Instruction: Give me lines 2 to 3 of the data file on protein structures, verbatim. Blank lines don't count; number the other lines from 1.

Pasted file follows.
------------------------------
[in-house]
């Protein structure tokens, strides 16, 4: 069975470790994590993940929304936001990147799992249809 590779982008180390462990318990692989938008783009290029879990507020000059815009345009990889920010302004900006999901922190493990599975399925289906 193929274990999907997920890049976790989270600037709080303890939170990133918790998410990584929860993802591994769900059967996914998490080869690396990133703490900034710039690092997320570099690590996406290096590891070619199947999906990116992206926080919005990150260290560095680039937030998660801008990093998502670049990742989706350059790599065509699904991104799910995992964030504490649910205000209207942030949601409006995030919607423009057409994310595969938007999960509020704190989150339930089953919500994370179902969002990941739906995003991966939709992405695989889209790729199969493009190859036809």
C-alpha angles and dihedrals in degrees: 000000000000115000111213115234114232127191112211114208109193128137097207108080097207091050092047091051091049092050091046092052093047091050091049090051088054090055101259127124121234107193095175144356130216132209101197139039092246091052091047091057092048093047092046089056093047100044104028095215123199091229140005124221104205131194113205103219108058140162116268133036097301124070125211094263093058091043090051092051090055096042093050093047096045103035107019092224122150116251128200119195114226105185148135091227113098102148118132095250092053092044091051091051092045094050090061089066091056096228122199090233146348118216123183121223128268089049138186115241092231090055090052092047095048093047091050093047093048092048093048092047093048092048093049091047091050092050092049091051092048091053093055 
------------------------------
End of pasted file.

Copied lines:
């Protein structure tokens, strides 16, 4: 069975470790994590993940929304936001990147799992249809 590779982008180390462990318990692989938008783009290029879990507020000059815009345009990889920010302004900006999901922190493990599975399925289906 193929274990999907997920890049976790989270600037709080303890939170990133918790998410990584929860993802591994769900059967996914998490080869690396990133703490900034710039690092997320570099690590996406290096590891070619199947999906990116992206926080919005990150260290560095680039937030998660801008990093998502670049990742989706350059790599065509699904991104799910995992964030504490649910205000209207942030949601409006995030919607423009057409994310595969938007999960509020704190989150339930089953919500994370179902969002990941739906995003991966939709992405695989889209790729199969493009190859036809």
C-alpha angles and dihedrals in degrees: 000000000000115000111213115234114232127191112211114208109193128137097207108080097207091050092047091051091049092050091046092052093047091050091049090051088054090055101259127124121234107193095175144356130216132209101197139039092246091052091047091057092048093047092046089056093047100044104028095215123199091229140005124221104205131194113205103219108058140162116268133036097301124070125211094263093058091043090051092051090055096042093050093047096045103035107019092224122150116251128200119195114226105185148135091227113098102148118132095250092053092044091051091051092045094050090061089066091056096228122199090233146348118216123183121223128268089049138186115241092231090055090052092047095048093047091050093047093048092048093048092047093048092048093049091047091050092050092049091051092048091053093055 